However, nowadays, there exists a large institutional support for coordination activities in the Public Administration actions in the various sector policies. This includes the implementation of the policies of sustainable development and integration of the environment, particularly desertification control. In this sense the Spanish Forest Act says that "it is the duty of the Environmental Ministry to create and approve the National Action Programme to combat Desertification (NAP) in cooperation with the Ministry of Agriculture, Fishery and Food and the Autonomous Communities". The implementation and monitoring of the Programme will also be implemented jointly by the three institutions. Therefore the NAP development and implementation is not exclusively a duty of the Environmental Ministry, but also implicates other ministerial departments and particularly the Autonomous Communities which, according to the State competence structure, will be responsible for the putting into practice of most of the considered measures.

Therefore through the General Directorate for Biodiversity, the Ministry of Environment is the competent body for the coordination of the combat against desertification at national level. Consequently with the signature of the State of the CCD, the Ministry of Environment must attend to some functional necessities that may be classified in three different frameworks.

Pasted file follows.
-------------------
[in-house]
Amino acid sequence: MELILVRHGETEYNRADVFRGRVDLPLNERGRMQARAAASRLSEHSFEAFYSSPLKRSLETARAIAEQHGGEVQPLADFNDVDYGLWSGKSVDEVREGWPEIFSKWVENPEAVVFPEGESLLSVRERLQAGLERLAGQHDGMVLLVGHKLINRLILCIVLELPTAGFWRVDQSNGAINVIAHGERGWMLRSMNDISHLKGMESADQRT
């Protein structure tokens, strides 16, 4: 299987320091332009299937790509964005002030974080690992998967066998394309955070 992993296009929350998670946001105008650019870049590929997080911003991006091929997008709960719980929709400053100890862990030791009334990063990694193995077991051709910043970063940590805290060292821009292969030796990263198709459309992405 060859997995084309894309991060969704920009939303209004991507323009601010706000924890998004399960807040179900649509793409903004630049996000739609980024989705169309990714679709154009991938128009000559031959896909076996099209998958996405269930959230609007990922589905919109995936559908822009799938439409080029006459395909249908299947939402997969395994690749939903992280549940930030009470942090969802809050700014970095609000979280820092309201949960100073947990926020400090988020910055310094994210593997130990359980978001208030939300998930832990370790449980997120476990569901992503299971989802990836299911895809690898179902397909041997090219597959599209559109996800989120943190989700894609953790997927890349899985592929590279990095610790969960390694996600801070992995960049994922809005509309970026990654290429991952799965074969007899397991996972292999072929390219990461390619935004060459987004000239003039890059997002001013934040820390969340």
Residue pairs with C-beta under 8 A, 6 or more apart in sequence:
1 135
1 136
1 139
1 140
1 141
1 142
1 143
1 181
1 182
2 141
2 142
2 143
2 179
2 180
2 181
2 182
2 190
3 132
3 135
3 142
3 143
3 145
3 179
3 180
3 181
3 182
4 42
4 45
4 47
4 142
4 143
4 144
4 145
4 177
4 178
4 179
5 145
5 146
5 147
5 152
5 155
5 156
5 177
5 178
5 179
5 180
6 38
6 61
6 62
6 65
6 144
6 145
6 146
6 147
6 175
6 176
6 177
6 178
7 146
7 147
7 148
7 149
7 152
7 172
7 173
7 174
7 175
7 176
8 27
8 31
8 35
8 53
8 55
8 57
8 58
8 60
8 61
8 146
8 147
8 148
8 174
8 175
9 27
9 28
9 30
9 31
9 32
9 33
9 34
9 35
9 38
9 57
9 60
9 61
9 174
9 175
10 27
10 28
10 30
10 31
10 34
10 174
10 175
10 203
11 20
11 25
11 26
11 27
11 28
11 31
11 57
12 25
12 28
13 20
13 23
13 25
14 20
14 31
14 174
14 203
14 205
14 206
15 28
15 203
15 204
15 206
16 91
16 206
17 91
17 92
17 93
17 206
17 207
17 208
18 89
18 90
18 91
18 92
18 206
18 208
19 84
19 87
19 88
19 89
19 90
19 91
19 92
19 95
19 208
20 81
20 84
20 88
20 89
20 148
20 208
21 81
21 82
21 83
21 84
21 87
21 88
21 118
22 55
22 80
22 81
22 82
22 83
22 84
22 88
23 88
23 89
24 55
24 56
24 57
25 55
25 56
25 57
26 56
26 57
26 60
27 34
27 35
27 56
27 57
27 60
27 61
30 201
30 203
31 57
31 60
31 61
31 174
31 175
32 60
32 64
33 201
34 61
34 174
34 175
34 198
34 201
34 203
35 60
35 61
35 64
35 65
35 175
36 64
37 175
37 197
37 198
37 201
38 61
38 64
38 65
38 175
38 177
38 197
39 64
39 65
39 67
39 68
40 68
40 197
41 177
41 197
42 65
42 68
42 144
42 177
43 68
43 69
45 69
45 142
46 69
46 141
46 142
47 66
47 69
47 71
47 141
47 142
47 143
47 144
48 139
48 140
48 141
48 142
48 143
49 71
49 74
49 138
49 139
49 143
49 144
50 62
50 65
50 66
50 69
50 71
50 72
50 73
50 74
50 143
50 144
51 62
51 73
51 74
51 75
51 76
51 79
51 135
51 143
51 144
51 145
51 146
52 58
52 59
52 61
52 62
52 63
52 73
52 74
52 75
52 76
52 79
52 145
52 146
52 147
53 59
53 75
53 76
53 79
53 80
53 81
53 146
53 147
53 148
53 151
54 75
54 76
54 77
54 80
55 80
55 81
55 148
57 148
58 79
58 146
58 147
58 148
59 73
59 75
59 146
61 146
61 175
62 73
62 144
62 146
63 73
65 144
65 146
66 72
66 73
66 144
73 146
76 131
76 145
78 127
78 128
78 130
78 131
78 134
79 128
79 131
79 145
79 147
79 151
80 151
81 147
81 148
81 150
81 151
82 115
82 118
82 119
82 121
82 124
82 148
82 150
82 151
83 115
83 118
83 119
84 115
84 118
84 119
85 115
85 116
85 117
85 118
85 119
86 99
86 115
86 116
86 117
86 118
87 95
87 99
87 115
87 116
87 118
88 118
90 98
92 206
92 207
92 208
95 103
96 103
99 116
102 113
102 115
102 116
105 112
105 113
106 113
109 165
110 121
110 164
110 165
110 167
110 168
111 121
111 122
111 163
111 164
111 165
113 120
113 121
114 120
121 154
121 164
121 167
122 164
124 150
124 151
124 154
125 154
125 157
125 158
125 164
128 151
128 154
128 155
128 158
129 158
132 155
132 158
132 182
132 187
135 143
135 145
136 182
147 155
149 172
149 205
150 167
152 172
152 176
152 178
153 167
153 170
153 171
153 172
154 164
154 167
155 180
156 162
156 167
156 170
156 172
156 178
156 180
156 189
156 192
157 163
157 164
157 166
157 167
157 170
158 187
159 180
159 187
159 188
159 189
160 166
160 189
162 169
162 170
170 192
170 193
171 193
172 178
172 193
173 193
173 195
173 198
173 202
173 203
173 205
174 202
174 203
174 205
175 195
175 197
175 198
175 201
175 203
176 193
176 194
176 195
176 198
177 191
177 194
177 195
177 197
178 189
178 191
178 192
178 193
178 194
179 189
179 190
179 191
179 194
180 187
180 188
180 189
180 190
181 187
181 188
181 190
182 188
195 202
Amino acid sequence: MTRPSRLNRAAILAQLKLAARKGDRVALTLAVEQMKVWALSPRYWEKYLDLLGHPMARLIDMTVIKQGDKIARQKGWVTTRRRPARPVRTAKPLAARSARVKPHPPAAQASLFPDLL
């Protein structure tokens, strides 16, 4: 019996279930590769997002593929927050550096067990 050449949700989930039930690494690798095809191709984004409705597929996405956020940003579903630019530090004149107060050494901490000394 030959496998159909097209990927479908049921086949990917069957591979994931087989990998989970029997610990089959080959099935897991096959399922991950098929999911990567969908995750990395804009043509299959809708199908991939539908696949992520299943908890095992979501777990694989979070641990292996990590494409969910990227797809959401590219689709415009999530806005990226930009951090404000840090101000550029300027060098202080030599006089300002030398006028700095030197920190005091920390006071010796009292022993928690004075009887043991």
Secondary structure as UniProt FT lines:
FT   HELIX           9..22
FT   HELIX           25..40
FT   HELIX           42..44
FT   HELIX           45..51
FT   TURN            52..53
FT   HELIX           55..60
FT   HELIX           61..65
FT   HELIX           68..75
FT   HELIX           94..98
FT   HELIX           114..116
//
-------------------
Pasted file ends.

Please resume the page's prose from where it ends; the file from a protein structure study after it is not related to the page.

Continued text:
• General monitoring of the Convention application in Spain as affected country, including the participation in the involved international committees, bodies and forums.
  • Coordination of the NAP.
  • Development of those specific actions for combating desertification that the NAP specifically spelled out to the Ministry of Environment such as: the creation and periodical updating of the National Soil Erosive Inventory (INES); the maintenance and expansion of the Field Network for the Monitoring of Erosion and Desertification in Spain (RESEL Net); or the development of the LUCDEME Project (Combat Desertification in the Mediterranean).